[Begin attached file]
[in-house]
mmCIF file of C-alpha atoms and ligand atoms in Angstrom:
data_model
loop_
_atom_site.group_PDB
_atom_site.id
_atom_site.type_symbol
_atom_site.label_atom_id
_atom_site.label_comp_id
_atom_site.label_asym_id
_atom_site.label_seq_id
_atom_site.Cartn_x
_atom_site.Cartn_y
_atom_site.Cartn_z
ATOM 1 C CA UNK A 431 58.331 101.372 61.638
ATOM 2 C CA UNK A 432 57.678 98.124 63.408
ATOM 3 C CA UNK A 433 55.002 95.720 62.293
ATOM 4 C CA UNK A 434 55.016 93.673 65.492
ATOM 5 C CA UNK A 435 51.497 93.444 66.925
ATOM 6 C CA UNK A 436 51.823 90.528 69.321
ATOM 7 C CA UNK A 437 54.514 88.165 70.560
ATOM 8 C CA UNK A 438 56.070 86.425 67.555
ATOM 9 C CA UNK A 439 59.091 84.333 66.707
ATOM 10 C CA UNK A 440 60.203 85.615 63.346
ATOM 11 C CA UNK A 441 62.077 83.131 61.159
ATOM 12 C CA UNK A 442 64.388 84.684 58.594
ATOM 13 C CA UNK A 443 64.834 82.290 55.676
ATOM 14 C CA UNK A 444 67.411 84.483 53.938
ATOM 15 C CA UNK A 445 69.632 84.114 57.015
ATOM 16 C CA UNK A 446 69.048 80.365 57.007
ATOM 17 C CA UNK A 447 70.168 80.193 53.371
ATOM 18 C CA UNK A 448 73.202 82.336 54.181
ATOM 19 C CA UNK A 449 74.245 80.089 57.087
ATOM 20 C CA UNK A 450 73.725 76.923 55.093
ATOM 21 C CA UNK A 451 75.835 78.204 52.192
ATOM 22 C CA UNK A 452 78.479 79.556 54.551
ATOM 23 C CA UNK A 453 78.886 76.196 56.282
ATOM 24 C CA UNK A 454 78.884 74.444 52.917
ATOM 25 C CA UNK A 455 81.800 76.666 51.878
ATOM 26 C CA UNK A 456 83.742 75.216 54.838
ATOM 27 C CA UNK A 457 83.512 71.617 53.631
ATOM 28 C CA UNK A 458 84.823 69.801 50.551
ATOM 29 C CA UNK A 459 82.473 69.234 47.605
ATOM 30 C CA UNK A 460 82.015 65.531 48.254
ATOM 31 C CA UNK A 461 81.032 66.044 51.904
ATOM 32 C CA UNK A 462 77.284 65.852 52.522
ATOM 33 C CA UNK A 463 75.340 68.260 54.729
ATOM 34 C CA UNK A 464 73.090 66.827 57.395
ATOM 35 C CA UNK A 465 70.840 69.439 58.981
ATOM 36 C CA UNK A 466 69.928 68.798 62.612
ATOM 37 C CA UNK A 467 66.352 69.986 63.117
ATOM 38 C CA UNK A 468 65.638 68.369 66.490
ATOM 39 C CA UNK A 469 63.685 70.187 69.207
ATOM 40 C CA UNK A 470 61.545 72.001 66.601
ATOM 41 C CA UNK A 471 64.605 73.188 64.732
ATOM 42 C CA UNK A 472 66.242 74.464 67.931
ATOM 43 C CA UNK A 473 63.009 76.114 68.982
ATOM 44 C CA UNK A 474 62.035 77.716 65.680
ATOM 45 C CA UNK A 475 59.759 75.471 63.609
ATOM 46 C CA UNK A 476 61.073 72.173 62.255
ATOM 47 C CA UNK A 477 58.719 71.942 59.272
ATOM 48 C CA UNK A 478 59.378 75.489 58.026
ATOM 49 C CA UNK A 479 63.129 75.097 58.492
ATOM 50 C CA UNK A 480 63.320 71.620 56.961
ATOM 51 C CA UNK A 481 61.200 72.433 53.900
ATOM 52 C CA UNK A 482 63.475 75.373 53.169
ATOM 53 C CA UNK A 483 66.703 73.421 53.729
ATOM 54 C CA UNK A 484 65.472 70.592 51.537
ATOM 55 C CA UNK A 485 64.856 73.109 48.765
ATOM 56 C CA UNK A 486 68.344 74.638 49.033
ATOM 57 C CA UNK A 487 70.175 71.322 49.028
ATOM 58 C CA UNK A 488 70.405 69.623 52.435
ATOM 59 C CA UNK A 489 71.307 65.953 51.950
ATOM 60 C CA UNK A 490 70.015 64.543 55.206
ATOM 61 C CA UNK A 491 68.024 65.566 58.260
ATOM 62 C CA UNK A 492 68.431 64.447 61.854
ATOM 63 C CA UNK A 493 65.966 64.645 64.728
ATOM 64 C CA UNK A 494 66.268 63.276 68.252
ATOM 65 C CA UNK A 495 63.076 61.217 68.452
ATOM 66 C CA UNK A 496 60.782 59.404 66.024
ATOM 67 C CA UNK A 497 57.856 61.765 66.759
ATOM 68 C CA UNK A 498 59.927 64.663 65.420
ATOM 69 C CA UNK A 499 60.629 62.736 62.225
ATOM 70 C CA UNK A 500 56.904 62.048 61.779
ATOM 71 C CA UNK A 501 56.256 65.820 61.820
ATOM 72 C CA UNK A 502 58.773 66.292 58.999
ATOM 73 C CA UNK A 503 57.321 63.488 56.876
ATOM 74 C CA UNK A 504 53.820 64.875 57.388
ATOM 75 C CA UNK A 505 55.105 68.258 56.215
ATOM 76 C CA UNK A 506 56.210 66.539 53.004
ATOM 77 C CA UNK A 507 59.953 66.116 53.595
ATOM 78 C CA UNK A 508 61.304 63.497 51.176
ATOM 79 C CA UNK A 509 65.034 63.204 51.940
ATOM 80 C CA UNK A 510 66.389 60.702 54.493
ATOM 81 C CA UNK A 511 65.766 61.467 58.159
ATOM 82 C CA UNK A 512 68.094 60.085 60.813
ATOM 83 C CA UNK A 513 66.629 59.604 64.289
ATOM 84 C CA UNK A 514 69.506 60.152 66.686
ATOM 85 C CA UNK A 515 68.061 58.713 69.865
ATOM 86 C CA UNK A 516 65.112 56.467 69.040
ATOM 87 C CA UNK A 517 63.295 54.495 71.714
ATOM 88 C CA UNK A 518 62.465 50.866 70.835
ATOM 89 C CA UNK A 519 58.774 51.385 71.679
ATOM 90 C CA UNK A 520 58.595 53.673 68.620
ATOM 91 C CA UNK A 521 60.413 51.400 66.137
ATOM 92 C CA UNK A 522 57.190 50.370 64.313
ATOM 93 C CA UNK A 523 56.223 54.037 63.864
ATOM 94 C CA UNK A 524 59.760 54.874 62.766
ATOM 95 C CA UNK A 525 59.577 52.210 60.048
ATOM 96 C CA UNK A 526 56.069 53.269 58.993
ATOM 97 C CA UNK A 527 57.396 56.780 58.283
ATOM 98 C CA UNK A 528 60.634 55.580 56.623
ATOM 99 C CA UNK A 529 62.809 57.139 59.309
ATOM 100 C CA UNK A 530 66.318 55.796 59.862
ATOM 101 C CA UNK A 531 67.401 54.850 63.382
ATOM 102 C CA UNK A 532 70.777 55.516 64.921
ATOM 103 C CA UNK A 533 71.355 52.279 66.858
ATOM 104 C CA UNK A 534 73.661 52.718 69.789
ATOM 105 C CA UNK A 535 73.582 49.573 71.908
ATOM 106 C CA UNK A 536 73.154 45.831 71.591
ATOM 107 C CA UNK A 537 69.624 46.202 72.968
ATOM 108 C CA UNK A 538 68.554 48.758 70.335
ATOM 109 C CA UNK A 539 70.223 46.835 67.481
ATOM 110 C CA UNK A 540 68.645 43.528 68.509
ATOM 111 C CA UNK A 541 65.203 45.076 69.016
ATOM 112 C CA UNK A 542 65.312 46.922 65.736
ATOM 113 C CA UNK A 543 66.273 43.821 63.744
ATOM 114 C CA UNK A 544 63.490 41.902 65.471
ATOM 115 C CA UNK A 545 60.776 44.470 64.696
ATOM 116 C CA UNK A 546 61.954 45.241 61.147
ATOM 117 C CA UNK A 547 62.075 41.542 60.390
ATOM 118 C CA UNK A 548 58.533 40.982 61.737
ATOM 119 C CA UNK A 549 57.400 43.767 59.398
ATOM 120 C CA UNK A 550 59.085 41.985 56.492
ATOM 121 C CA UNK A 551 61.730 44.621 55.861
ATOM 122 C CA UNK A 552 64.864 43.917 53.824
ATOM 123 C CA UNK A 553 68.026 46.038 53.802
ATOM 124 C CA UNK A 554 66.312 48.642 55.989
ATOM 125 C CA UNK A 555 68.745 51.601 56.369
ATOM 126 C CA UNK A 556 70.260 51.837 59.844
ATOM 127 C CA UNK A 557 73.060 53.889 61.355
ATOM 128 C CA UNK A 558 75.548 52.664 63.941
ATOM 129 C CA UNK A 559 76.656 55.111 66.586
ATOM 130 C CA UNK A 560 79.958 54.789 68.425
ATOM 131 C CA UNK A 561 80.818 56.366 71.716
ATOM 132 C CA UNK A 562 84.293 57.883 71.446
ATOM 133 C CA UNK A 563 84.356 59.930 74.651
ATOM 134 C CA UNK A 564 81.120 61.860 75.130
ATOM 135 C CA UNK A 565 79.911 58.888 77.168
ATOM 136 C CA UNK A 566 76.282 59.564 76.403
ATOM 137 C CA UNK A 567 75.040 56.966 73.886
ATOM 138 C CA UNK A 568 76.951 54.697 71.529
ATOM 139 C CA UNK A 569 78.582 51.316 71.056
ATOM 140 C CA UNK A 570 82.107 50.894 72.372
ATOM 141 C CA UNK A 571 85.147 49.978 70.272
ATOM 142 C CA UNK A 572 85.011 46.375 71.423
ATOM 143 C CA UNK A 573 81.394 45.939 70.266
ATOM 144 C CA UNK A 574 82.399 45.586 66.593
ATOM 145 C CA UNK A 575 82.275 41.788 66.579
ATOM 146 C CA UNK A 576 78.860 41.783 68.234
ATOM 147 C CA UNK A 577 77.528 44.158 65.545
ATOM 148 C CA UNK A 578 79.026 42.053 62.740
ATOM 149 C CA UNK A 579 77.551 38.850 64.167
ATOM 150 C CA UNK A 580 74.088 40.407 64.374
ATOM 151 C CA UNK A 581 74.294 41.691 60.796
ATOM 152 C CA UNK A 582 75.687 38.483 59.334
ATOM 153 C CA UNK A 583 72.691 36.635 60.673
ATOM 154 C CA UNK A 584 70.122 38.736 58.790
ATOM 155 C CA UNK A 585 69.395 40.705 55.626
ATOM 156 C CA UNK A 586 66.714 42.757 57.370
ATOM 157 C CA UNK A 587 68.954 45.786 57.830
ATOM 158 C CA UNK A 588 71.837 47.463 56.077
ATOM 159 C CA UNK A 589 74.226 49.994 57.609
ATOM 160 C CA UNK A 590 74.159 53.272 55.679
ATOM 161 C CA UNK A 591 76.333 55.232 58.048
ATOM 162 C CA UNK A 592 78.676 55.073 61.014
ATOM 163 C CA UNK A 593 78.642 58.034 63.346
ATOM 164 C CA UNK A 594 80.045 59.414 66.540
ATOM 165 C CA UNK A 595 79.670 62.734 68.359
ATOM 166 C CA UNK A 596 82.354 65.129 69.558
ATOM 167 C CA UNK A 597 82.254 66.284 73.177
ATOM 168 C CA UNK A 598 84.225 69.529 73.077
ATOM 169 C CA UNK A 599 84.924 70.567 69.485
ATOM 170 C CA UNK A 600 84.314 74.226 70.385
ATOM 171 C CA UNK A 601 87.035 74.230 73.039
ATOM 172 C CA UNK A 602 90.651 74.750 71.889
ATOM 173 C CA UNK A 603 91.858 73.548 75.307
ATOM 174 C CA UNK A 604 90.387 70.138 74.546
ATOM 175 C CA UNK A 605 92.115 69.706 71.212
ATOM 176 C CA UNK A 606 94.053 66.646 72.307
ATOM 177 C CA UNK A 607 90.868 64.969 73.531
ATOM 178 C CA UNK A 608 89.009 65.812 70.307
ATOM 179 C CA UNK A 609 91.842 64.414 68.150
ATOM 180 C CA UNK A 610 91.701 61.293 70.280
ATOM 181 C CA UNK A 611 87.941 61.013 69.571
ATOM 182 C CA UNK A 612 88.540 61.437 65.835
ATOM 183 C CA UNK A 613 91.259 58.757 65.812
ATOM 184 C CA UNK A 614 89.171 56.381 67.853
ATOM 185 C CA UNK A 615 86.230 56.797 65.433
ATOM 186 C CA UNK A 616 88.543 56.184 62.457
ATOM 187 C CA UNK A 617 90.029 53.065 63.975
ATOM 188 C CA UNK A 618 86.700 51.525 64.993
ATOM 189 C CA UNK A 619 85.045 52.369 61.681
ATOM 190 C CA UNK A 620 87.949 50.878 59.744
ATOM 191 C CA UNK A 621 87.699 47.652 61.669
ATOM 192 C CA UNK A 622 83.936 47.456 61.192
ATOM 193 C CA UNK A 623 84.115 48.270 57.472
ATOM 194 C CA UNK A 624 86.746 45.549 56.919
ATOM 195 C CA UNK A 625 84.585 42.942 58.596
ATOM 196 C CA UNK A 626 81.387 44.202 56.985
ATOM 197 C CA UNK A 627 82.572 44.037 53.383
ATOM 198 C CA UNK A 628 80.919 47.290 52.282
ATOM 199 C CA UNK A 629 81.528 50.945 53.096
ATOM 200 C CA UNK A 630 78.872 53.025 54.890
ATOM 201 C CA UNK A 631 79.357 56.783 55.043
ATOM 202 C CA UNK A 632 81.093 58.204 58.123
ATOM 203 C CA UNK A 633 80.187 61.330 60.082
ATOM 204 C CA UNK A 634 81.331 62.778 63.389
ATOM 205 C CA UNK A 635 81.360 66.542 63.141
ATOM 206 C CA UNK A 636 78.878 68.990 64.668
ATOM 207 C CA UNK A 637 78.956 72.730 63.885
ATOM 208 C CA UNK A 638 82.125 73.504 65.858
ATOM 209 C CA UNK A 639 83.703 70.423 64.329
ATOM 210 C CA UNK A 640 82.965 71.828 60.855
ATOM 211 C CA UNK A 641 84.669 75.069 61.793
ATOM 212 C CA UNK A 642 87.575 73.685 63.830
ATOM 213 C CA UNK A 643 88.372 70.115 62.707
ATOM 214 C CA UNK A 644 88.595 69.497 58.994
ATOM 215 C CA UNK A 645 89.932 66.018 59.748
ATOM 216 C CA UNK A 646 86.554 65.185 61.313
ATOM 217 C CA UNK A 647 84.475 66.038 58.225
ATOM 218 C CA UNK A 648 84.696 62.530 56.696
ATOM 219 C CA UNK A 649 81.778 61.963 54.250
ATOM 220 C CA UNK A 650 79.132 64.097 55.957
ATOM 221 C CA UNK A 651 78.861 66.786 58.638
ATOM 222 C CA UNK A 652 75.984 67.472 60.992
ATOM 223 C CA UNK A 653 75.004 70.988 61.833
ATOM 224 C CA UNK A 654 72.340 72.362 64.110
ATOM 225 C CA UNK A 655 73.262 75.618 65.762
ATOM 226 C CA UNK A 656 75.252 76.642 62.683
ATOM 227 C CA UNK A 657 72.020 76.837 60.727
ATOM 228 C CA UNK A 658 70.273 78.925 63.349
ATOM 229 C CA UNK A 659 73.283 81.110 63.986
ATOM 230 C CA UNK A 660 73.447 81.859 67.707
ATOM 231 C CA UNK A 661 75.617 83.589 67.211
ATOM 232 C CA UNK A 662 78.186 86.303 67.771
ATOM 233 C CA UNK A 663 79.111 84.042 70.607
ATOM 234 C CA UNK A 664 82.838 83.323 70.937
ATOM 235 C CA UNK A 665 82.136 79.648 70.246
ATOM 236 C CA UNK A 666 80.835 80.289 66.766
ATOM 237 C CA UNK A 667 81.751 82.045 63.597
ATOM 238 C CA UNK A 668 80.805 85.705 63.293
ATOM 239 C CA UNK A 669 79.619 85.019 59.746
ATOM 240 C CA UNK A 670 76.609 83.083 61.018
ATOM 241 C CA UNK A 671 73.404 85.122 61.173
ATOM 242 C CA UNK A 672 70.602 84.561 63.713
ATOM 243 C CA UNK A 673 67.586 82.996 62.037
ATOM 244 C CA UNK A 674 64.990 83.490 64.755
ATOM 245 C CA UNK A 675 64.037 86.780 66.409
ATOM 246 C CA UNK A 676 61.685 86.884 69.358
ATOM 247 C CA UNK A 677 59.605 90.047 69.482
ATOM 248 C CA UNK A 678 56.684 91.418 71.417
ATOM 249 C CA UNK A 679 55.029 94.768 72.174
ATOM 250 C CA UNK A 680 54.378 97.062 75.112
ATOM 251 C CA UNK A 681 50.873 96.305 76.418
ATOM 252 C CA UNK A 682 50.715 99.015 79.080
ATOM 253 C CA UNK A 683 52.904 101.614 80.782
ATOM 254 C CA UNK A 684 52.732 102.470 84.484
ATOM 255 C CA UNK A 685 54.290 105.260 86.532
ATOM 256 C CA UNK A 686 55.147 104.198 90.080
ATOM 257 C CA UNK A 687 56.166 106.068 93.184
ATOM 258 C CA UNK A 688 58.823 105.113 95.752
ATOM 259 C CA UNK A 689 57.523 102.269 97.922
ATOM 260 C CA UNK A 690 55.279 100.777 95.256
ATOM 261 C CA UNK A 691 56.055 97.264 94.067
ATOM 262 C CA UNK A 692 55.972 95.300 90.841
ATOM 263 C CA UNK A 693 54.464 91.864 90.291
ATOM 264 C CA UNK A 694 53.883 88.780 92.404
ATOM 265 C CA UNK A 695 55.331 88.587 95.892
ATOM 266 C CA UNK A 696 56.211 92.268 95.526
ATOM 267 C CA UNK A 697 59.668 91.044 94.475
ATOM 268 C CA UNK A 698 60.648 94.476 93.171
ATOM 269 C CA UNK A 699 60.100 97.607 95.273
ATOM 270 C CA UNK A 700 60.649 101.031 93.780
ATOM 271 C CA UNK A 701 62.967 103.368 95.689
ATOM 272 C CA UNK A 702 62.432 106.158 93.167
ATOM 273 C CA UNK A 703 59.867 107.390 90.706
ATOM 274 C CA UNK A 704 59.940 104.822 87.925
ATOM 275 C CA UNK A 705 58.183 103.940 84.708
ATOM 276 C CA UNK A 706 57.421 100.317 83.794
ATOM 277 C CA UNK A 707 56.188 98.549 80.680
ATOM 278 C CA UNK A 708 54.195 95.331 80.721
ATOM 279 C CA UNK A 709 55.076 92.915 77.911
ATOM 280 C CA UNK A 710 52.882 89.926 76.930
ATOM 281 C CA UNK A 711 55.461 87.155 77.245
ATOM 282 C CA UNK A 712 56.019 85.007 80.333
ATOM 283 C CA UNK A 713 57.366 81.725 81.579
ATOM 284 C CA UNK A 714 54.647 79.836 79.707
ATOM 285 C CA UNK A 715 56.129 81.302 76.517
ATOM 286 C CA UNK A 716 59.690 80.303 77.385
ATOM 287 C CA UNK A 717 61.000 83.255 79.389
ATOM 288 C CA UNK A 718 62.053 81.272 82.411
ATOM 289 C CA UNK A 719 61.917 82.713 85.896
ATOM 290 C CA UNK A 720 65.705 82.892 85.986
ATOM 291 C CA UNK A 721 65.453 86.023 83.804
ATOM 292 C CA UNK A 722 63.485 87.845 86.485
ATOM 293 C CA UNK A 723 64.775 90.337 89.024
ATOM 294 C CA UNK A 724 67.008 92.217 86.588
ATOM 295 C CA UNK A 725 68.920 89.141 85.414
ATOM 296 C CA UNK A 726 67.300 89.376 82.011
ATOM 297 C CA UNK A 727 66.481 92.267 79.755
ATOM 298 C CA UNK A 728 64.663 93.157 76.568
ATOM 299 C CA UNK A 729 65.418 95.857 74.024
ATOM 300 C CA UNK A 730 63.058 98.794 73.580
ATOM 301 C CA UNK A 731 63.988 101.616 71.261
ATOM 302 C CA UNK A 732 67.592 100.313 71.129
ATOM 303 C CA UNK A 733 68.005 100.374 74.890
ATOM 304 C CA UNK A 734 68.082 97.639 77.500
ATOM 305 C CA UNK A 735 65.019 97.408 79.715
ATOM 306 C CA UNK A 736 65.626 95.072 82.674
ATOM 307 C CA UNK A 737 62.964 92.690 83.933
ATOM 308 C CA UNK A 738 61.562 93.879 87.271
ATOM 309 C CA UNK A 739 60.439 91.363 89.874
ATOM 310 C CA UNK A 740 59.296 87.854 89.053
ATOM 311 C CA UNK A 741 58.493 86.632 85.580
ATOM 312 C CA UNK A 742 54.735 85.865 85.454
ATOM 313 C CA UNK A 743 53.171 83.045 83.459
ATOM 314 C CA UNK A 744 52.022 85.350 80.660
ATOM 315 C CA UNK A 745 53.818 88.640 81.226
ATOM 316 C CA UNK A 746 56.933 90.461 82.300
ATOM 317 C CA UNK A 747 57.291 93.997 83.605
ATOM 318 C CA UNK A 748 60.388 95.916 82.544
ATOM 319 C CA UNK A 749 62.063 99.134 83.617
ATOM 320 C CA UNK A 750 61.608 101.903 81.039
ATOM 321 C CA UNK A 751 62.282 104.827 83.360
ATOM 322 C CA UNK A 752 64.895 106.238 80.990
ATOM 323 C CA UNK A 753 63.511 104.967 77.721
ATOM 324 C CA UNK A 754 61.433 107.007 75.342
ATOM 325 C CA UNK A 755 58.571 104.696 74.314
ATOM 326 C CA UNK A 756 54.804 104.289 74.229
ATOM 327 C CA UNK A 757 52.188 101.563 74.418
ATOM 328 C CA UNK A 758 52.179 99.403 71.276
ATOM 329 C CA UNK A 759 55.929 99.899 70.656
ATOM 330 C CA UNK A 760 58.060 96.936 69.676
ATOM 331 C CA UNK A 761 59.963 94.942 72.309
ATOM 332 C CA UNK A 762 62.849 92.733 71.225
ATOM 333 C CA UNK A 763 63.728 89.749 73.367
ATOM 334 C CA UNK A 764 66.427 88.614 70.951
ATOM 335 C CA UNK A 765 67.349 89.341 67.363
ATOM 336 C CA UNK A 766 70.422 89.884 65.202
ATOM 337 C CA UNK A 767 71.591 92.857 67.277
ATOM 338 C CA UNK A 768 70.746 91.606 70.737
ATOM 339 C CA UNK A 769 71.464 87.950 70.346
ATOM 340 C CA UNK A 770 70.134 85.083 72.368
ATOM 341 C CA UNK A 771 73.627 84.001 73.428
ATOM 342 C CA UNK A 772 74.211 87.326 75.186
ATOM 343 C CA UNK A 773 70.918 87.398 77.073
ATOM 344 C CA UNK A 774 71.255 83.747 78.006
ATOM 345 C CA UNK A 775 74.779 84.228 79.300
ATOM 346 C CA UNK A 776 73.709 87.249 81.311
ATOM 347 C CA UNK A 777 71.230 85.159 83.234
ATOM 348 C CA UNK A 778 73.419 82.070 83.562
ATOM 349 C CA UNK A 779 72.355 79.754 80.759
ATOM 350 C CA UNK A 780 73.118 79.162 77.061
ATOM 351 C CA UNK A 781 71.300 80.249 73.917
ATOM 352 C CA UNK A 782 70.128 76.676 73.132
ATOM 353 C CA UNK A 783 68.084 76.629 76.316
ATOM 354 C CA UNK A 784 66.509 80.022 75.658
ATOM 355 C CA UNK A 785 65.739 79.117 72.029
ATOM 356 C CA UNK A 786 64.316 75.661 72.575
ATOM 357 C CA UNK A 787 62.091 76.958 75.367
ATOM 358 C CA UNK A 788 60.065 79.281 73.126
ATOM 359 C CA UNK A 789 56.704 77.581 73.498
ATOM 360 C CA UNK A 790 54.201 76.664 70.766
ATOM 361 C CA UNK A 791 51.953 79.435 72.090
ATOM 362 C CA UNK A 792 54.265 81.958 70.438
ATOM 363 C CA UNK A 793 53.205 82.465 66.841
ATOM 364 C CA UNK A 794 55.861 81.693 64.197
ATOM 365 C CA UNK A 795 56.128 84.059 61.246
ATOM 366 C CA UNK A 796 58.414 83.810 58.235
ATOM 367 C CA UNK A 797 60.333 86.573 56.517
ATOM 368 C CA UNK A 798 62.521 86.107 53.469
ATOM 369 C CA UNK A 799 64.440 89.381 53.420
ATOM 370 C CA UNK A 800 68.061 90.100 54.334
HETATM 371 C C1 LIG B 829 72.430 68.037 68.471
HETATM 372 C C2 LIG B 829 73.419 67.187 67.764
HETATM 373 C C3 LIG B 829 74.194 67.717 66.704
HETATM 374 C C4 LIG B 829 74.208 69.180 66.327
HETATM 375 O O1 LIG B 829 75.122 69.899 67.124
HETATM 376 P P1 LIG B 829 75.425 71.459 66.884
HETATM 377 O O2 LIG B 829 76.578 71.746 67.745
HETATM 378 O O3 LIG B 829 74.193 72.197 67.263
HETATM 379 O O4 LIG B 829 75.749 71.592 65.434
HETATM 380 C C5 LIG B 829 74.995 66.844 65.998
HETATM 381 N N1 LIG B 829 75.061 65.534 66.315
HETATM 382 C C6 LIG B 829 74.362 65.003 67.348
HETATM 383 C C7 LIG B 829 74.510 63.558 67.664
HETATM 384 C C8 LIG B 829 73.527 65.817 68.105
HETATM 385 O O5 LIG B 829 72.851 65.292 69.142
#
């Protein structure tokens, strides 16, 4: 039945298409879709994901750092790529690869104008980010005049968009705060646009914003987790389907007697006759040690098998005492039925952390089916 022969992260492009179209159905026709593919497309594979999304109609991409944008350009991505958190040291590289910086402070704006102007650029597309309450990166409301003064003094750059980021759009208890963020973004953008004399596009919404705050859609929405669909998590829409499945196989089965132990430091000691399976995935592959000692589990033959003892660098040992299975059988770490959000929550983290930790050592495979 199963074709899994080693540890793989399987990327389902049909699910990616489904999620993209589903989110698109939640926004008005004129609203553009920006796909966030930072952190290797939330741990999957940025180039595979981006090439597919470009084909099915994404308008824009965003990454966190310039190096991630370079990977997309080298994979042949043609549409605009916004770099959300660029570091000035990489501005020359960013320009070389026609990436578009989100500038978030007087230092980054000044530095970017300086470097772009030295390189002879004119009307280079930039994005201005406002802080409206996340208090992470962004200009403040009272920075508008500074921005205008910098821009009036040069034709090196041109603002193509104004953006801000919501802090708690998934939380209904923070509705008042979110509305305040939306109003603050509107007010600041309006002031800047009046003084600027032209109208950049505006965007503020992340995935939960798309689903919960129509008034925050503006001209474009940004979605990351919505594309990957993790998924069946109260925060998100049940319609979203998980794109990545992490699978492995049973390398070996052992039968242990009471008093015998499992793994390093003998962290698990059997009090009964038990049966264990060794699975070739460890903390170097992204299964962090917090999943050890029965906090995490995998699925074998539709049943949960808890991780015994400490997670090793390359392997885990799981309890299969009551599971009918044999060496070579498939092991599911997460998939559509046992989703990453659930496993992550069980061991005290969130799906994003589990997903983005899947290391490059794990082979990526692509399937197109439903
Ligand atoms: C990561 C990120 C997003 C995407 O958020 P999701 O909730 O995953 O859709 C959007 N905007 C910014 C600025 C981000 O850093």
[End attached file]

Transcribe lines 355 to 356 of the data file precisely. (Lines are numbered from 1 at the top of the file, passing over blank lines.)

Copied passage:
ATOM 341 C CA UNK A 771 73.627 84.001 73.428
ATOM 342 C CA UNK A 772 74.211 87.326 75.186